Adults can also help children have mathematical experiences when they work on the free explore modes in the activities. These vary widely in mathematical richness. On the sparser end of the spectrum is the Number Machine free explore, in which the only thing children can do is click on a number to hear the counting sequence up to that number as objects appear on the screen. More engaging are the free explore modes of Mouse House, in which children can click on shapes to hear their names and to move them around to create pictures, and Bing and Bong, in which children can create a pattern consisting of a series of animal pictures and sounds. To help children attend to and build on the math in these activities, adults can pose problems for children and can encourage them to talk about what they are doing, and what numbers and amounts are on the screen: Which of these numbers is the largest? Is that more or less than the number of fingers I'm holding up? How many worms do you see? Will this triangle fit on top of the square? Can you make a design with three rectangles? a cookie with five jelly beans? a pattern that has two cows in it?

Is the Game Equitable?

Millie's Math House for the most part steers clear of gender-specific characters. Each game is "hosted" by an entertaining animal or imaginary creature; most of the hosts and any other characters that appear in the activity are of indeterminate gender. Similarly, in the absence of human characters, ethnicity is not an issue.

There are some aspects of the software that will meet the needs of a range of learners: children can work alone or together; they can solve problems that the computer poses or pose their own problems; and in some activities, they can choose from two or three levels of challenge (in others, they start at the easiest level--bothersome for those who are ready to begin at a more challenging level--and are automatically promoted if they succeed without error).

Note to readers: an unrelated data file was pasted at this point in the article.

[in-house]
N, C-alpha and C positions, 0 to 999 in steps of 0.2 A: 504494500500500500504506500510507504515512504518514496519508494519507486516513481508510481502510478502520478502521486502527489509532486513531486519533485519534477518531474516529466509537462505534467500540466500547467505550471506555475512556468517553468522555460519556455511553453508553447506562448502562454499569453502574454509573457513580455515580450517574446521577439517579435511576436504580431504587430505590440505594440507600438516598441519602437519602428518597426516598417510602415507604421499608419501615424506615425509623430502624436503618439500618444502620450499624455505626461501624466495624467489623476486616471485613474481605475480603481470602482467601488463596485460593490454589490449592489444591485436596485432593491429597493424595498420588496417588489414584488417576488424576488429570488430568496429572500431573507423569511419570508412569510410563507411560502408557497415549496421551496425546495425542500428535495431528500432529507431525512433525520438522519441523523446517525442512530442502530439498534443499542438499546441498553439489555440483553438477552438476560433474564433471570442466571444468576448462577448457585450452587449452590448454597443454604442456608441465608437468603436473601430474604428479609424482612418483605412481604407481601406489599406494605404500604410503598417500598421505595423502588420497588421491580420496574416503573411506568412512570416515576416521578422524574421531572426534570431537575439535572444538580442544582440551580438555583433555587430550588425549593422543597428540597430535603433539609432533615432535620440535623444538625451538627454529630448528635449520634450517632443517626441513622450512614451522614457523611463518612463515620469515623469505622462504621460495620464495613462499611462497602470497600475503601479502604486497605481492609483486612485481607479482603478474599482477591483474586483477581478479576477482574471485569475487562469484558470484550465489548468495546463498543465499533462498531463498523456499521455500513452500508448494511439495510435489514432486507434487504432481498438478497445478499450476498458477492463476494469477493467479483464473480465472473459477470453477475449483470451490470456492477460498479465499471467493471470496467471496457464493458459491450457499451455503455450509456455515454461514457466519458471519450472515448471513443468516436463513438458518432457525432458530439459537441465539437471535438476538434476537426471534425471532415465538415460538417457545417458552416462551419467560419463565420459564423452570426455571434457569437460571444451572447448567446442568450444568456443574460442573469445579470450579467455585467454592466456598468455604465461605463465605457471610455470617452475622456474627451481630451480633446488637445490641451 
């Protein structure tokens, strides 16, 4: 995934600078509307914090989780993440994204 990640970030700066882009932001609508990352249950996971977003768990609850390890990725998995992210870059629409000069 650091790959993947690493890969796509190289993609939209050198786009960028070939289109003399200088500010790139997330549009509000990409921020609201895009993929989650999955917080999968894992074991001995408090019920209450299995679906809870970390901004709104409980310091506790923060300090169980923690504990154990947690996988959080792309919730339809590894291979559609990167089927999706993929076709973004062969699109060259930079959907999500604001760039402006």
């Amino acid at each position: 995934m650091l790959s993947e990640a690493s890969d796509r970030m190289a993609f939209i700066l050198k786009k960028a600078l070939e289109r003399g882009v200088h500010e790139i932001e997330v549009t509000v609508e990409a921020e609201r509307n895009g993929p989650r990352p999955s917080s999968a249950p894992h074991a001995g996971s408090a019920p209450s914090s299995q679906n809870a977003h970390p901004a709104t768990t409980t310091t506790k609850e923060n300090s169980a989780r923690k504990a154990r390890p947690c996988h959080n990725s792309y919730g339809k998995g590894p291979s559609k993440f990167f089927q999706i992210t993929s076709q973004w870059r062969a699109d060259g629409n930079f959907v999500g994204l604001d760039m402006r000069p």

Some of the features of the software may also cause frustration for certain learners, especially in question and answer mode. As mentioned above, for Build a Bug, the software serves to restrict children's solution strategies. In some activities, the program "interprets" a response once it's clicked on, so children can't try out an answer before deciding if it's really the one they want. For instance, in Mouse House, children need to indicate which one of several "filler" shapes (some of which are close in size) will cover a target shape. When a 4 and a 7 year old did this activity together, they wanted to try out two possible "filler" semicircles to see which fit exactly over the target semicircle. Once they clicked on a certain "filler," they could move it, but the program informed them they had made the incorrect choice: they were thwarted in their attempt to try out different solutions and determine the best one on their own.

Is it a Good Game?

Millie's Math House is a collection of activities, rather than a game with an overarching story or goal. Children choose which activity they want to work on. They may focus on just one or two or may try them all. The graphics, sound, and pace of the activities will appeal to many children. Some may want to play again and again, to hear and see characters make familiar movements and noises.

Even the very young enjoy activities that offer variety, new experiences, and opportunities to approach familiar tasks with new skills and strategies. Although many young children thrive on routine and repetition, some of the activities have such a limited range of possibilities that some children may find them boring after a while: just how many times will young children be engaged by making the exact same cookie with 7 jelly beans? Nonetheless, used appropriately and with an adult or older child present to help draw out the math, Millie's Math House has its place as one of the many, varied kinds of experiences young children benefit from as they learn about number, shape, and pattern.